Last month, on May 5, the United States National Aeronautics and Space Administration (NASA) launched a new Mars probe called Insight from Vandenberg Air Force Base in California. InSight is short for Interior Exploration using Seismic Investigations, Geodesy, and Heat Transport. InSight, a probe that will study the formation of Mars, is NASA’s first interplanetary mission launched from the west coast of the United States. All previous such launches took place at Cape Canaveral Air Force Station in Florida.
The InSight mission cost just $814 million, a relatively small sum in the multibillion-dollar science of space exploration. The bargain probe will break new ground, however, quite literally, by drilling into the Martian surface. It will sample temperatures, measure the magnetic field, and record seismic levels, all to help scientists understand the planet’s formation. The data may also shed light on the formation of Earth and our solar system.
Earth has three major layers: the crust, the mantle, and the core. Planetary scientists think our solar system’s other rocky planets—Mercury, Venus, and Mars—also have these layers. Scientists are unsure, however, how thick the layers are in the other planets. Earth has churned itself up through the process of plate tectonics, changing the chemical makeup and size of its layers over time. But Mars, the fourth planet from the sun, has experienced much less seismic activity. The planet’s present structure, then, should somewhat resemble its original composition when the solar system was formed.
InSight carries three instruments vital to its mission. The Seismic Experiment Interior Structure (SEIS) sensor will study seismic waves from marsquakes (the Martian equivalent of earthquakes) to determine the structure of the interior of Mars. The Heat Flow and Physical Properties Package (HP3) will drill down almost 15 feet (5 meters) below the Martian surface—the deepest extraterrestrial excavation to date. As it drills, HP3 will record temperature changes to see how much heat remains from Mars’s formation billions of years ago. Scientists can determine the age of rocks, fossils, and other objects by measuring the radioactive elements in them, a science called radiogeology. A third InSight instrument will measure Mars’s magnetic field.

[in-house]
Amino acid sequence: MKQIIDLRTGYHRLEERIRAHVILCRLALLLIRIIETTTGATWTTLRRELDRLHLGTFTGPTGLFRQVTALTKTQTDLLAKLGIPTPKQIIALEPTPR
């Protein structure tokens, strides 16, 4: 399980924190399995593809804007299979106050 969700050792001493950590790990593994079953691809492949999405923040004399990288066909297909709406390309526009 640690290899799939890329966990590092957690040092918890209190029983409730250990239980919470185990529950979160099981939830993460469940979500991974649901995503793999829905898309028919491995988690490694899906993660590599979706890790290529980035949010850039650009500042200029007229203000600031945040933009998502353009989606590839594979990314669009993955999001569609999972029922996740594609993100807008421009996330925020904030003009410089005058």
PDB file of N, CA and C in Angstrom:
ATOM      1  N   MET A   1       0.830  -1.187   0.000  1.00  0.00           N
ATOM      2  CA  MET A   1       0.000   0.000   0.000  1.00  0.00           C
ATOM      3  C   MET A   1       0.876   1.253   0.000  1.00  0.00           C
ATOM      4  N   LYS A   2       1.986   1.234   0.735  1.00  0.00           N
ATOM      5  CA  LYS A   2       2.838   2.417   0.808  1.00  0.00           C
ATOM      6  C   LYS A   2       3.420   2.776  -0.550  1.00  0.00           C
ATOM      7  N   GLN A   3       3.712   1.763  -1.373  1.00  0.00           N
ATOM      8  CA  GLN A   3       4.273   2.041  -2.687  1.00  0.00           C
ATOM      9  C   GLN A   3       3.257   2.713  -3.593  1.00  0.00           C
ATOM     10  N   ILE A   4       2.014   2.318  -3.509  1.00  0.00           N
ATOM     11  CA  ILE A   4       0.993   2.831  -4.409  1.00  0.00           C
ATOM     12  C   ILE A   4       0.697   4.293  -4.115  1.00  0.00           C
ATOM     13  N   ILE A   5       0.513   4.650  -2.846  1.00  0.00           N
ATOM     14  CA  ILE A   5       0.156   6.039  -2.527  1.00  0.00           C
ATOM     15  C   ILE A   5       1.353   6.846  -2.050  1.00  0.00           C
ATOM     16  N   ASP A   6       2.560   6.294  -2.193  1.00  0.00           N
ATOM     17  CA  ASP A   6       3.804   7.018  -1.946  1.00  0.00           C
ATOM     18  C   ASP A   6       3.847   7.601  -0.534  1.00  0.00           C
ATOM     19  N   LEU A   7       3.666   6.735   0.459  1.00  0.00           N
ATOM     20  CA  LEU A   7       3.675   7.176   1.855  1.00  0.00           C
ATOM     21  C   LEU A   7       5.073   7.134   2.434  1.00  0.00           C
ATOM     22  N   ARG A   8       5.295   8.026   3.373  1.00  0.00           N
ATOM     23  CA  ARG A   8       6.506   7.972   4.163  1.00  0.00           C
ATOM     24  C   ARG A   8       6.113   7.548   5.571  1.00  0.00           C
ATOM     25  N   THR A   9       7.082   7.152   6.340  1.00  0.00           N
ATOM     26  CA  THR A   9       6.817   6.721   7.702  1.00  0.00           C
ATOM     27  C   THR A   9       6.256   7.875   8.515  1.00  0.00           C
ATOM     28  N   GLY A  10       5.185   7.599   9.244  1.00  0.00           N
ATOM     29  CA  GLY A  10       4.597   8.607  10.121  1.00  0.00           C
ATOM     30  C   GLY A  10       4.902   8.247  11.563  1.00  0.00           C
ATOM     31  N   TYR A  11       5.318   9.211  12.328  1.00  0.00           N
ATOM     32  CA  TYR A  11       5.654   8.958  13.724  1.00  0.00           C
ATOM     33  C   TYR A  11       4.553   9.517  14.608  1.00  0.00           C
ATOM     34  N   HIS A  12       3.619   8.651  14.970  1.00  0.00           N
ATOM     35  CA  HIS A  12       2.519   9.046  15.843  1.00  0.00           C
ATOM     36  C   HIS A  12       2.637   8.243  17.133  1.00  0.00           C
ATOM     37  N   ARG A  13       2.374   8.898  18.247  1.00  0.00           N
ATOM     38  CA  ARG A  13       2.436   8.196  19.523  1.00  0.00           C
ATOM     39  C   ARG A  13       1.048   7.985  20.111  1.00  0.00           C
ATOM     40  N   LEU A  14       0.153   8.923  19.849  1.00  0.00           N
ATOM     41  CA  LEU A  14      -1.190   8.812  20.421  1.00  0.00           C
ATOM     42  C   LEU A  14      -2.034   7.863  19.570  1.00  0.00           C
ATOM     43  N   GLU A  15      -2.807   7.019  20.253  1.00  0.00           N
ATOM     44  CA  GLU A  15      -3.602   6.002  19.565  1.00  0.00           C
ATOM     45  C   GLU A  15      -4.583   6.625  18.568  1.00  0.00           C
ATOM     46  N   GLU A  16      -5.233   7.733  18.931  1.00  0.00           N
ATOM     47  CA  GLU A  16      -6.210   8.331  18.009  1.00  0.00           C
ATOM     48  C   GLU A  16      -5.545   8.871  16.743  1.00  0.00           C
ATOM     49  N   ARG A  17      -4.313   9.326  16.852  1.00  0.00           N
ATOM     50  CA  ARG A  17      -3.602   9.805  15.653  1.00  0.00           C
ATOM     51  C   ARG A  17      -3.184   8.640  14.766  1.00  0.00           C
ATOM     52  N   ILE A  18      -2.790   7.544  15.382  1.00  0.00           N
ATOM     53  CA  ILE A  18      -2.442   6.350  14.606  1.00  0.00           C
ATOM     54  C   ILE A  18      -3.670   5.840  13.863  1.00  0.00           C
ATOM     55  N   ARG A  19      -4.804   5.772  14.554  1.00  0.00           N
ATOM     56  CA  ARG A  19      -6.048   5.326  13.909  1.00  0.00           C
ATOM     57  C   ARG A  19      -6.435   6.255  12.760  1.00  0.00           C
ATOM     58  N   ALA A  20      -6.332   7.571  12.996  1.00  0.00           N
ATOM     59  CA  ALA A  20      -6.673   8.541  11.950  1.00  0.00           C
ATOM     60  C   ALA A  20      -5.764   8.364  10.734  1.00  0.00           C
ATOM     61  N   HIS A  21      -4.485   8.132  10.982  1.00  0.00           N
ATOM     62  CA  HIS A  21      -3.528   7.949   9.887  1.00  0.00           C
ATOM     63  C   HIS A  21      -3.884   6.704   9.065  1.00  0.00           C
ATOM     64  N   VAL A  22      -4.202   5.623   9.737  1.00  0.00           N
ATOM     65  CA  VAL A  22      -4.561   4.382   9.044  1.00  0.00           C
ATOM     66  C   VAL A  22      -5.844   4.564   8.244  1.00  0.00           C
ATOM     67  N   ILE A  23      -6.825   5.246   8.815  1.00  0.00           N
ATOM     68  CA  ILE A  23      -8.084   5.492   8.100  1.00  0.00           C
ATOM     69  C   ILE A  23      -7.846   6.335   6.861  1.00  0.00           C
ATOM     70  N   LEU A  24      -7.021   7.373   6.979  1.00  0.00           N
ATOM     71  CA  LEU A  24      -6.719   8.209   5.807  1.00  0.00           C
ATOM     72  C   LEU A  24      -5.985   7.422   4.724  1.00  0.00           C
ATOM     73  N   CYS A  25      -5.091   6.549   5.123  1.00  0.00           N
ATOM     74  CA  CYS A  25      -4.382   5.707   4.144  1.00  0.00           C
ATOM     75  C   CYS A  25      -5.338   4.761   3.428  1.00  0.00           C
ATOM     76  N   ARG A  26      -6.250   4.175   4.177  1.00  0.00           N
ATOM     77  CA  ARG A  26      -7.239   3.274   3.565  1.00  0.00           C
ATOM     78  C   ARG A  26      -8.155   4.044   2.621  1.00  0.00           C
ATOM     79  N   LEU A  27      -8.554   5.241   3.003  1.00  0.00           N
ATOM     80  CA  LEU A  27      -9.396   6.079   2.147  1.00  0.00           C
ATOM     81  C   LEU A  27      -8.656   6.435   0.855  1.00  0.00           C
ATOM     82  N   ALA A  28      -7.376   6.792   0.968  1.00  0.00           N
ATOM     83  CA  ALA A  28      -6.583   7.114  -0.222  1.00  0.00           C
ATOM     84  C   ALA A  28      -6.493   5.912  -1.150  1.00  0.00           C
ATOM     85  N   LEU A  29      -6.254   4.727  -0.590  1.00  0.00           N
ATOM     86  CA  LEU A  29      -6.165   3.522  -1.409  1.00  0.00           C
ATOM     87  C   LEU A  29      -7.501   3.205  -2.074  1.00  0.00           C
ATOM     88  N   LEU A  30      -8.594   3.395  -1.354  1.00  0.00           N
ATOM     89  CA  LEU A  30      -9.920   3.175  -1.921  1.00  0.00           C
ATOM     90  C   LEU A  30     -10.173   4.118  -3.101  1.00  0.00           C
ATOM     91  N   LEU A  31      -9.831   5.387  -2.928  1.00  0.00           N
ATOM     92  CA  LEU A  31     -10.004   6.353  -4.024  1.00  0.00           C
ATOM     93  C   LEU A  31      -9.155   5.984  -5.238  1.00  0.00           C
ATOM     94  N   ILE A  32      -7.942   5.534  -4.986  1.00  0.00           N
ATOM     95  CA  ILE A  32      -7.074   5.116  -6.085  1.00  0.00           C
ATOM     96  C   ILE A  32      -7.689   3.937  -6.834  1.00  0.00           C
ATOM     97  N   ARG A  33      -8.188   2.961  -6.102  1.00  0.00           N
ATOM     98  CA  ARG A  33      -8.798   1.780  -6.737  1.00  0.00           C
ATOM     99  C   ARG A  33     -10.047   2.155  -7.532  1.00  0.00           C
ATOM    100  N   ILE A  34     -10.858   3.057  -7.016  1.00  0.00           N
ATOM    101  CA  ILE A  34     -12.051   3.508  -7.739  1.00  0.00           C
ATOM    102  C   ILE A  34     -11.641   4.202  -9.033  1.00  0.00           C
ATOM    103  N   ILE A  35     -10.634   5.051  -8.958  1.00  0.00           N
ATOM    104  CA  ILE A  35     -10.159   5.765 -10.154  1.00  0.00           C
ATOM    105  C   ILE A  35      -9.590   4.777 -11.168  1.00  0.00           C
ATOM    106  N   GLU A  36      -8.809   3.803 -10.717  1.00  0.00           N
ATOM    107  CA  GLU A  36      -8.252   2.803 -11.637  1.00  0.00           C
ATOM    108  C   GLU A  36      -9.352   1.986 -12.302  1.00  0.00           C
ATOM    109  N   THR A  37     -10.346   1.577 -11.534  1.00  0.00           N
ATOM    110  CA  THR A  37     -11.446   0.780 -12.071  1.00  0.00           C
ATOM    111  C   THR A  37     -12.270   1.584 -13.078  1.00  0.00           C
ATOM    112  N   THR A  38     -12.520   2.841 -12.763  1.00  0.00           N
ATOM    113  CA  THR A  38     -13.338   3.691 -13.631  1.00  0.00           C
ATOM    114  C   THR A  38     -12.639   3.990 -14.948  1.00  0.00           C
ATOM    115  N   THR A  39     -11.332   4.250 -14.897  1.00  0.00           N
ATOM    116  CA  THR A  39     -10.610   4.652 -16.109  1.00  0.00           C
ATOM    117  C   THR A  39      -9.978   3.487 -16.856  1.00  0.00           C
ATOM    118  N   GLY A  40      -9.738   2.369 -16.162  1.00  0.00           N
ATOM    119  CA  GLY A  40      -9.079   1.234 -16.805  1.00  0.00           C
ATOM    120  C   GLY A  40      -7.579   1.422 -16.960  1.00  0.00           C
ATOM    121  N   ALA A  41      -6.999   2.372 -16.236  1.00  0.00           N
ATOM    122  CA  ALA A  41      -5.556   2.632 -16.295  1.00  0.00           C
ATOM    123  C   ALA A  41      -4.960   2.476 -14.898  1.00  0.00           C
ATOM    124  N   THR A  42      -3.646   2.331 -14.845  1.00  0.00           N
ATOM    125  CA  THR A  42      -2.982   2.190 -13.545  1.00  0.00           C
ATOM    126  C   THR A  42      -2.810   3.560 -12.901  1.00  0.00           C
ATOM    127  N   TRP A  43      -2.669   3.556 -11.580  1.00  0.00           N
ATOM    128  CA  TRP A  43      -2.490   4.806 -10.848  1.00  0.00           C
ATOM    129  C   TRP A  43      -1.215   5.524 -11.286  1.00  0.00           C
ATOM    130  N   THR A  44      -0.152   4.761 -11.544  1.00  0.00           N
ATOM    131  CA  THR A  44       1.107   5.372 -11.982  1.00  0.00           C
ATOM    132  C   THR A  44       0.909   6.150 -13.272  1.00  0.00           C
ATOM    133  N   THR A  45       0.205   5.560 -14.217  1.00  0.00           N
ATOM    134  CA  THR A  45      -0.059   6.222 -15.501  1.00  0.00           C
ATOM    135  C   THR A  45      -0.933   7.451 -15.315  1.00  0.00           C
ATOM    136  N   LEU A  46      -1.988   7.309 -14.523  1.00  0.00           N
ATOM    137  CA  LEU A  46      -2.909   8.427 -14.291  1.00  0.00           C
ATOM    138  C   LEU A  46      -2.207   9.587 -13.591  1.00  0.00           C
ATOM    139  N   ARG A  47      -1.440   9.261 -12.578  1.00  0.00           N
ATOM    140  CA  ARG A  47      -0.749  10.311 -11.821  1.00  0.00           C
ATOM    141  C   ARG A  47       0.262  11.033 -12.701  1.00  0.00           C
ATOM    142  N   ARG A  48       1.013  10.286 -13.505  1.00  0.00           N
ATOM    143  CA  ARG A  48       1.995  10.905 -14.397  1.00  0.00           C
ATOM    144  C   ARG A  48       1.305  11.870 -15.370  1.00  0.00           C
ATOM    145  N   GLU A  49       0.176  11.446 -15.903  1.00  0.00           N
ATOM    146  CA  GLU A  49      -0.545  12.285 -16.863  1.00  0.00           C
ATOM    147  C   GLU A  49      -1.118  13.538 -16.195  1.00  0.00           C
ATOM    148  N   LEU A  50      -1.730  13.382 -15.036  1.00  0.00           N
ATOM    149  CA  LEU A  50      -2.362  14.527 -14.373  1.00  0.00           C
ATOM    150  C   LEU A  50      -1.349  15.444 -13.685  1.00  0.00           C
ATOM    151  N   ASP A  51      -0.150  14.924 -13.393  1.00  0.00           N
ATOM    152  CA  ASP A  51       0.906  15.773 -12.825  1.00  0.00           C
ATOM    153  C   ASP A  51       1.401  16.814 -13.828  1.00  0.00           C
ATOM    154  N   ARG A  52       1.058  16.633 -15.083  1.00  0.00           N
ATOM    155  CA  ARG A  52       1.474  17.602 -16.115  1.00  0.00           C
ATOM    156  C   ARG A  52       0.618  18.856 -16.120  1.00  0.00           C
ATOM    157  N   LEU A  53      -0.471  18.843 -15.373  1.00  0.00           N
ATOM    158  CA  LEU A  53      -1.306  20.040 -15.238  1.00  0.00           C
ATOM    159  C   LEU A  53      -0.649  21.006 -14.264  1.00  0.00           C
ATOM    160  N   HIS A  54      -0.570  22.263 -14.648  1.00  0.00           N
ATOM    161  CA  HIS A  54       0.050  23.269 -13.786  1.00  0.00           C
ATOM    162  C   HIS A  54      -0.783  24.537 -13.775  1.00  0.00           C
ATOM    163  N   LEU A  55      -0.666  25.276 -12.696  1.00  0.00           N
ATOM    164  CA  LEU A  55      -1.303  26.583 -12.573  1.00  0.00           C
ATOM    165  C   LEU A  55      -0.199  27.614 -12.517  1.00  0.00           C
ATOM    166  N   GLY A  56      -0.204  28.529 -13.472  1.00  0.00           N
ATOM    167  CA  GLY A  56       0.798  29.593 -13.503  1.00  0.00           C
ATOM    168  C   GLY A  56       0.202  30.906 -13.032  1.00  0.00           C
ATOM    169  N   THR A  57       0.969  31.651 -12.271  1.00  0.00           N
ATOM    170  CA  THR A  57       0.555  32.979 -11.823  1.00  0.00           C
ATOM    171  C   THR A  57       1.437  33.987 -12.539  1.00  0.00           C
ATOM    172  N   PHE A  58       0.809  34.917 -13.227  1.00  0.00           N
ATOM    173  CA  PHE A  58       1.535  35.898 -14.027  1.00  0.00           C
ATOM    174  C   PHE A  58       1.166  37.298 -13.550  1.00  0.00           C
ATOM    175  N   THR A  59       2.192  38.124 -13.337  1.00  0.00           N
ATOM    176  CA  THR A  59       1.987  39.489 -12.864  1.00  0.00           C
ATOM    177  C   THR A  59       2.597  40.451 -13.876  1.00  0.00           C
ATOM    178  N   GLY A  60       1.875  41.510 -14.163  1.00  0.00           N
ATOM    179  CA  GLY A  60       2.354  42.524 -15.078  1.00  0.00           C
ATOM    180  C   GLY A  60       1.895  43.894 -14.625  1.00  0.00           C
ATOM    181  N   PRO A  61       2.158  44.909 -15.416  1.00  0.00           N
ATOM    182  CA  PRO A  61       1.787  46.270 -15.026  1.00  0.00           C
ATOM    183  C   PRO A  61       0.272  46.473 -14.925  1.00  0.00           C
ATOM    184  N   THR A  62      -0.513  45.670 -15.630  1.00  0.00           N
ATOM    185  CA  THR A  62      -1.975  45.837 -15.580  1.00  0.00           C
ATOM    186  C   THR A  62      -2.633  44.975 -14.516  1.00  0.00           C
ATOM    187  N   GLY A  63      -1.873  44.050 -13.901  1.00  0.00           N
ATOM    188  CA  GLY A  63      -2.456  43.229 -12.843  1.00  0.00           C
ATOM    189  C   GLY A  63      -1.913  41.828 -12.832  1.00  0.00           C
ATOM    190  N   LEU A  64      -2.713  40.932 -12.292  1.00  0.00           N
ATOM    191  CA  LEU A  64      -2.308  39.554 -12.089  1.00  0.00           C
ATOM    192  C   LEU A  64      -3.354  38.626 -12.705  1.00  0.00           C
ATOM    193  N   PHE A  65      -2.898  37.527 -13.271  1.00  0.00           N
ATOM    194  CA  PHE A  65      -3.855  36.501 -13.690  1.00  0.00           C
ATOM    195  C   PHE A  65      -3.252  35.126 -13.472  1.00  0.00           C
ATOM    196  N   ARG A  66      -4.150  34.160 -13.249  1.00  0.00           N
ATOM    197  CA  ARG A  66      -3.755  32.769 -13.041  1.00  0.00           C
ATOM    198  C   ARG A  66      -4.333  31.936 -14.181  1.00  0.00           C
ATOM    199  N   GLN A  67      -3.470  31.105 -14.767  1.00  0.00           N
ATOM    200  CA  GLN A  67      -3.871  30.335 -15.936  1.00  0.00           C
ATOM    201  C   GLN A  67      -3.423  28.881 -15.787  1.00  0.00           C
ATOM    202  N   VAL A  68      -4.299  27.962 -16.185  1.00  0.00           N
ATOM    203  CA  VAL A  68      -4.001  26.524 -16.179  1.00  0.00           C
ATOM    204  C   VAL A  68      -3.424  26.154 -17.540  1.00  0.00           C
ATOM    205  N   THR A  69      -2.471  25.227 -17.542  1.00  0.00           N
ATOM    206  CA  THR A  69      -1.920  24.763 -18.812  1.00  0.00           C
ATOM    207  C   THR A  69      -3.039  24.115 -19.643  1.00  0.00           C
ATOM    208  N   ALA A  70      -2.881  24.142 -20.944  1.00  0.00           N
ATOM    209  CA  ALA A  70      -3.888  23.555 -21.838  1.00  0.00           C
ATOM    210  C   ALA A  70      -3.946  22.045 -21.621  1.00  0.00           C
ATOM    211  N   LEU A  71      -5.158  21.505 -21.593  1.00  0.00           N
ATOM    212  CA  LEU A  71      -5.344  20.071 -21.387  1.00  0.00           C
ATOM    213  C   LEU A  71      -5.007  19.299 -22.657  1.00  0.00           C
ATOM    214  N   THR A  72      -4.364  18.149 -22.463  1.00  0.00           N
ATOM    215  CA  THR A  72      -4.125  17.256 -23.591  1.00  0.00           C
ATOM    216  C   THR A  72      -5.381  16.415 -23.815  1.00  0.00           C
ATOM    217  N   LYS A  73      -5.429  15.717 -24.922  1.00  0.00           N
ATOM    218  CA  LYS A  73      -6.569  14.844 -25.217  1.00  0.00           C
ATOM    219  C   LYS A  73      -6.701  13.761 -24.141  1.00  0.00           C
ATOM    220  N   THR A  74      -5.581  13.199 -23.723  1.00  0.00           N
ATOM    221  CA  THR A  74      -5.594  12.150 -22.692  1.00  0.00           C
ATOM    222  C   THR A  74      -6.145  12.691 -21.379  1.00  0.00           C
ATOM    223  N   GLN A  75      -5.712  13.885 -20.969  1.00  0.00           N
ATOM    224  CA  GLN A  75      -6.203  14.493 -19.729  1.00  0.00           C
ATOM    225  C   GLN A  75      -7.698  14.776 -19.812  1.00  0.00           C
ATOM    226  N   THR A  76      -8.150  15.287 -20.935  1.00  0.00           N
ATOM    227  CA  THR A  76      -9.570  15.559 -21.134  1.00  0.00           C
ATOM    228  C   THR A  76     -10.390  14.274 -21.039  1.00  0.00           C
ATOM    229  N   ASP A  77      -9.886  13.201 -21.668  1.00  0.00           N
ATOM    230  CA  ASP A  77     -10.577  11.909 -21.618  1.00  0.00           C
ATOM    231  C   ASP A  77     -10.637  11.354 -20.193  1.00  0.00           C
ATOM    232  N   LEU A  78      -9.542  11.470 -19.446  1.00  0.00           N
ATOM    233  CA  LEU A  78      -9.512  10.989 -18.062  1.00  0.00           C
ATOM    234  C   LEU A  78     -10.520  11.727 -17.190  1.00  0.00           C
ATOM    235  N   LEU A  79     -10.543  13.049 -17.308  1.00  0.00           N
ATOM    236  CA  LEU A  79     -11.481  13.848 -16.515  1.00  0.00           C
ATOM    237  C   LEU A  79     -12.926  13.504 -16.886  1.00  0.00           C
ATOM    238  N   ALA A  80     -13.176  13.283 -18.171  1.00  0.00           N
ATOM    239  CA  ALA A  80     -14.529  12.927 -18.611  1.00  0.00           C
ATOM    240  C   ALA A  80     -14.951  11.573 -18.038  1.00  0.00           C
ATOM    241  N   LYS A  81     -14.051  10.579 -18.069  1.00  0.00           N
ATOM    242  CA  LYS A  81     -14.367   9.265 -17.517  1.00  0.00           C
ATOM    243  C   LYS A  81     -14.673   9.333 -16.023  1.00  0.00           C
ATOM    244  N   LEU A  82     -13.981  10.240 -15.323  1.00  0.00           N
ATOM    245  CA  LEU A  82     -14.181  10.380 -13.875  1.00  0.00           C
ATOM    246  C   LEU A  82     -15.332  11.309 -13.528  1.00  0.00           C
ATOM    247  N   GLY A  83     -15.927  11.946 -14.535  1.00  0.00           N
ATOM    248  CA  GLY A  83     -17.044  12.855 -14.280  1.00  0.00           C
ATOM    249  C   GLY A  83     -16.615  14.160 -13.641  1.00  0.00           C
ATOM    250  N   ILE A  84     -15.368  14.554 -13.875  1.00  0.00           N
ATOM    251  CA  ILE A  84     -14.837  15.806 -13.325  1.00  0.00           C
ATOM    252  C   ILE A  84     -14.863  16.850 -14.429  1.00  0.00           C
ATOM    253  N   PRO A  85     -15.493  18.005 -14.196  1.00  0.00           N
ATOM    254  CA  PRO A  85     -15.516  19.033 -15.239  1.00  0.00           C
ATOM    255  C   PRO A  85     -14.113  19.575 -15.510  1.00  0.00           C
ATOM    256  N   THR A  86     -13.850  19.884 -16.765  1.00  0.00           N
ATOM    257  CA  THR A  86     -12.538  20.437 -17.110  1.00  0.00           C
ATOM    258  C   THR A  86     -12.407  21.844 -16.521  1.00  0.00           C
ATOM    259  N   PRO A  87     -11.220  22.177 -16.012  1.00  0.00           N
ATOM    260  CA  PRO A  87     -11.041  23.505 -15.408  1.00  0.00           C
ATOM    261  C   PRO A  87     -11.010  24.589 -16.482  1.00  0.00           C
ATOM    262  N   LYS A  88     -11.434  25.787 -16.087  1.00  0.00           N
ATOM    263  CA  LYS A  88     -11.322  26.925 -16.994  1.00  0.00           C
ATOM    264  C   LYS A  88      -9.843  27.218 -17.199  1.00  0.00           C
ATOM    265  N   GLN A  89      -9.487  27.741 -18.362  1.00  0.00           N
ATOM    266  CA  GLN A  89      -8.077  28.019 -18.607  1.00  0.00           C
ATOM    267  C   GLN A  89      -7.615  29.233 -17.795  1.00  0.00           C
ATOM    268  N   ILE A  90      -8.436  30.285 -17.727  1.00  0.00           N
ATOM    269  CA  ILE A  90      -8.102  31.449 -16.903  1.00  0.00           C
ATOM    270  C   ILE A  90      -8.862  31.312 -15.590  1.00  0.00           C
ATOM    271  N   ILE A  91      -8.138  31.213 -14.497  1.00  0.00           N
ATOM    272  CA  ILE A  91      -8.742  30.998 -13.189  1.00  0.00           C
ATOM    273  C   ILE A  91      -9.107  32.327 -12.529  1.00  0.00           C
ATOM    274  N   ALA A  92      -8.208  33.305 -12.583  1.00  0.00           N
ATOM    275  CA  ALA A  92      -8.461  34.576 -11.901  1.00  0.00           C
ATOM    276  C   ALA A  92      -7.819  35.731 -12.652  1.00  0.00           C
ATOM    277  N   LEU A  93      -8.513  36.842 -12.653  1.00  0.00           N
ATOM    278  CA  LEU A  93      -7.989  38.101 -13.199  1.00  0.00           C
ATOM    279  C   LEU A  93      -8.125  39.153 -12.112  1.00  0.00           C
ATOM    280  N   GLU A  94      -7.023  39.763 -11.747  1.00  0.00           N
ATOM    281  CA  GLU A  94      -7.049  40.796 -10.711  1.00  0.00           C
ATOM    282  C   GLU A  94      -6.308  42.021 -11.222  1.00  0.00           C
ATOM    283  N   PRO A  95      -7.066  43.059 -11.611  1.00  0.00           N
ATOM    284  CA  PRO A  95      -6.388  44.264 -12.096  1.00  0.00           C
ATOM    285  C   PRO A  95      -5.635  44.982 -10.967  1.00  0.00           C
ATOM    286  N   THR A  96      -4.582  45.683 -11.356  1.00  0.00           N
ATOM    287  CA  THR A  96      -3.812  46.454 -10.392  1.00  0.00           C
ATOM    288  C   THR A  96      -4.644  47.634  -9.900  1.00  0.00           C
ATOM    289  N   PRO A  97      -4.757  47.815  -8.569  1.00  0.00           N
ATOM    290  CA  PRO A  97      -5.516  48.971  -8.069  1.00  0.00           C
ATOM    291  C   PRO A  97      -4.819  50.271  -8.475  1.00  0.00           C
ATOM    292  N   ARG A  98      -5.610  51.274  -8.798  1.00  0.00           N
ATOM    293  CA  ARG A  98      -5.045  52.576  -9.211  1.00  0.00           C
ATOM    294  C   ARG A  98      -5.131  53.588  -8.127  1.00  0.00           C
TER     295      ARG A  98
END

In an unusual arrangement, a robotic arm will move SEIS and HP3 from docks on the body of the lander to the surface of Mars. Tethers will control and power the instruments. Other than that, InSight’s design is pretty standard. Engineers reused much of the design of NASA’s Pheonix lander, which, in 2008, studied the history of water on Mars. By reusing this successful design, engineers saved many millions of dollars on the mission.
Two CubeSats (miniature satellites) hitched a ride on InSight’s rocket and are also traveling to Mars. The CubeSats are the first such satellites to venture beyond Earth’s orbit, and they will help transfer data from InSight during the probe’s landing.
InSight is scheduled to land on Mars on Nov. 26, 2018. Despite NASA’s strong recent record for Mars missions and the use of the proven Phoenix platform, success is far from guaranteed. Over the years, nearly two-thirds of all Mars missions have failed before completing their planned observations.
Image 1: This artist’s rendition shows the InSight lander operating on the surface of Mars. The probe is scheduled to land on Mars on Nov. 26, 2018. Credit: NASA/JPL-Caltech
Image 2: A NASA Atlas V rocket carrying InSight breaks through the clouds above Vandenberg Air Force Base in California on May 5, 2018. Credit: Cory Huston, NASA
Image 3: Beginning in late November 2018, NASA’s InSight probe will study the formation of Mars, the fourth planet from the sun. Credit: NASA/JPL/Malin Space Science Systems